Bob Brown, Bob Brown, Deseret News
WASHINGTON — Former Utah Gov. Jon Huntsman Jr. is about to add former U.S. ambassador to China to his resume.
Huntsman's time as ambassador officially ends Saturday, and the family has been packing for a move to the Washington, D.C., area, where he'll begin weighing a run for president.
But neither he or nor his wife are giving in hints as to his political future.
In an interview earlier this month at the U.S. ambassador's personal residence in Beijing, Huntsman said he and his family haven’t yet made any decisions.
"For the first time now in over 10 years, we're kind of looking now beyond, as private citizens, looking at where life will then take us," he said.
Added his wife, May Kaye: "We are looking forward to spending more time with our kids. (There have) been a lot of hellos, a lot of goodbyes, a lot of tears, a lot of children bouncing back and forth."
Asked to compare his role as ambassador with chief executive of Utah, Huntsman said, "When you’re the governor, you are out there on point and create a vision for a state and you execute. If you don’t get the job done, you’re held responsible. You can’t run and you can’t hide."
As ambassador, "the job is more of a team sport," he said.
As the "team captain" in China, Huntsman hosted a reception, in two languages, for dignitaries from China and from Utah, there on a trade mission with Gov. Gary Herbert. He also interacted with ordinary Chinese people while jogging with his friend Rich Hartvigsen in Shanghai a few years back.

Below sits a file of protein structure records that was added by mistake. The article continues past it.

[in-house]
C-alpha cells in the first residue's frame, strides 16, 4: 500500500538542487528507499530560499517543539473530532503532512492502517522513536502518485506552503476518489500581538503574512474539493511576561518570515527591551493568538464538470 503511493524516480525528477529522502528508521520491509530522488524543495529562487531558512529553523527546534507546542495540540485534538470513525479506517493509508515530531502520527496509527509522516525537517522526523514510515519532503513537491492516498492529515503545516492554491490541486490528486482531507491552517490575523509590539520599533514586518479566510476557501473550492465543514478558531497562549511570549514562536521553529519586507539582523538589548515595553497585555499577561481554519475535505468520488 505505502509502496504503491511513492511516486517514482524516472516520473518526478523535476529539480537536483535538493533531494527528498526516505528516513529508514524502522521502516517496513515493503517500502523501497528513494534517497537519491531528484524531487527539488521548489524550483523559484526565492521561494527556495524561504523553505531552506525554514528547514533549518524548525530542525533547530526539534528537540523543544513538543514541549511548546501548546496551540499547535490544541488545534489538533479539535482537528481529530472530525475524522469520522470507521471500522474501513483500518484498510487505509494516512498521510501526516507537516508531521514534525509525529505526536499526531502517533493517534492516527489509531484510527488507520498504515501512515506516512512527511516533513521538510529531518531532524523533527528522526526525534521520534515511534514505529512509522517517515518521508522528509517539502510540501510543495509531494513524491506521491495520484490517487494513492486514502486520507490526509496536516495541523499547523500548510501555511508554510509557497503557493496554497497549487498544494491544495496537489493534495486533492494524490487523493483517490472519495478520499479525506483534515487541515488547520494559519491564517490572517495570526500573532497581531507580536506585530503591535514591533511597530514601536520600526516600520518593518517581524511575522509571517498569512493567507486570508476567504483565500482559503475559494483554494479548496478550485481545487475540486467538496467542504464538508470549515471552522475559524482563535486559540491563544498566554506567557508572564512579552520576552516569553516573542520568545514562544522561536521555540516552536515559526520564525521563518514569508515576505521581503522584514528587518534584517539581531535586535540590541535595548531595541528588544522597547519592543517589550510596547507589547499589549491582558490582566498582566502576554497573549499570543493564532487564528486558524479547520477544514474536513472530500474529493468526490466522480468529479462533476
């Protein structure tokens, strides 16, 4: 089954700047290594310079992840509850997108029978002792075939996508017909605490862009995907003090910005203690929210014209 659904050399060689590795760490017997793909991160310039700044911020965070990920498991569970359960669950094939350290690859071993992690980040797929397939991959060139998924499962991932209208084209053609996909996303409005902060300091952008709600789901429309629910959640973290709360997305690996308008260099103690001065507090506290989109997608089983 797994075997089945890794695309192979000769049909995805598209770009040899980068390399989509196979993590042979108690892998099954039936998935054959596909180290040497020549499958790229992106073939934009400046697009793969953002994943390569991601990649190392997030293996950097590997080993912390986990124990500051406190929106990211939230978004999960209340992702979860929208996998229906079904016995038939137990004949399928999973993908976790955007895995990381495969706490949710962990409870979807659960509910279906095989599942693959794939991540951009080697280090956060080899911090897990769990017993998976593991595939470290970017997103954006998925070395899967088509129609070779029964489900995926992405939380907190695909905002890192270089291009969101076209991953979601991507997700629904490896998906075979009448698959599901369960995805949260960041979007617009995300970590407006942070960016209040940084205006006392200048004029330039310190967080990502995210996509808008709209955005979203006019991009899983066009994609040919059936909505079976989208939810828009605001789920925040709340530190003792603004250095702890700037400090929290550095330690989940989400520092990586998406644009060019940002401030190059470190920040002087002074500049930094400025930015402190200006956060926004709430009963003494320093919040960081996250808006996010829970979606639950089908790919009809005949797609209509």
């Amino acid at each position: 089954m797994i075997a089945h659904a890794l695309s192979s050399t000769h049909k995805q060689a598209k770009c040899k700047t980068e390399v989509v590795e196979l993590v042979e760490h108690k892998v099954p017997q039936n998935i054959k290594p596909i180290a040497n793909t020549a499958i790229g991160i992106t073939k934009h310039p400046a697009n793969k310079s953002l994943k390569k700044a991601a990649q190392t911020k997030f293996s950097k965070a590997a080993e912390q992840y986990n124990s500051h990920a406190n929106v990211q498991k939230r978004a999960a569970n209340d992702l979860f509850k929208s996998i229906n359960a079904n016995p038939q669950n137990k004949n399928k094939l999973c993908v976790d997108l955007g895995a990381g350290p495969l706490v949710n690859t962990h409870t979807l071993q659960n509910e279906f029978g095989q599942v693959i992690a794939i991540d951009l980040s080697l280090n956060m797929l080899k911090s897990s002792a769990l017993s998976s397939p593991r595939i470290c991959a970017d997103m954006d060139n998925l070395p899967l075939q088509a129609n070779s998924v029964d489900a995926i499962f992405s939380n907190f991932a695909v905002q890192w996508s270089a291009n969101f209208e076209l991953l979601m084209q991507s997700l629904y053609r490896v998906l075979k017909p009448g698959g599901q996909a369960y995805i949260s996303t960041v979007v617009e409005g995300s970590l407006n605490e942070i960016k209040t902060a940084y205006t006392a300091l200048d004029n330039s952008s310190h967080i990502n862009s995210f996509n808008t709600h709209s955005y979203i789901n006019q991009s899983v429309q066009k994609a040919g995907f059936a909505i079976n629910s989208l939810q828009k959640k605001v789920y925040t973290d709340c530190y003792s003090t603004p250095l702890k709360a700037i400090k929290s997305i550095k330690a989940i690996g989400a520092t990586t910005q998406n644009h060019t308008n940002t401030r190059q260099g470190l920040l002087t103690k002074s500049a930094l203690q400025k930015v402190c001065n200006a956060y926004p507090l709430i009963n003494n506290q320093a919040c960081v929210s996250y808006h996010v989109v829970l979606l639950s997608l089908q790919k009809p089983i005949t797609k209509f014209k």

“We couldn’t go a hundred yards, but he had to stop and have a conversation,” Hartvigsen said. "And these are the common people, the people who are sweeping the streets and selling goods by the side of the road.”
Huntsman will be moving from a home tied to other prominent political figures. The family lives near the spot where Nixon broke the ice with China in 1972 with a famous handshake. A tour upstairs reveals the rooms George and Barbara Bush shared when Bush senior served here, where George W. Bush stayed when he visited.
The Huntsman's youngest son, Will, who played football at Judge Memorial High, stays downstairs. He soon joins his older brother, Jon, at the Naval Academy, where he was recruited to play.
Youngest daughters Asha, adopted from India, and Gracie Mei, adopted from southern China, are well known in China — Gracie so much so the Chinese honored her with a stamp.
“She’s being celebrated on the stamp as one of the 10 most famous citizens of Ghangzhou,” Huntsman said. “I think it’s an extraordinary tale, and I think Gracie is trying to make sense of it all.”
Huntsman declined to entertain specific questions about U.S. politics. Still, he responded to anticipated criticism from others in the GOP to agreeing to work for a Democrat, saying his duty is not unlike service in the military.
“Nobody stops to ask what your president's political persuasion is,” he said. “When you're asked to serve, you serve, and you salute and you do your best for your country. And I think that's been a time-tested value in public service, and if it's good enough for my sons, it's good enough for me."
The Huntsmans seem ready for new challenges.
"It's on one hand exhilarating, because you have a free hand to begin thinking like you've never been able to think before and a little more freedom to do the things you want to do with family," Huntsman said.
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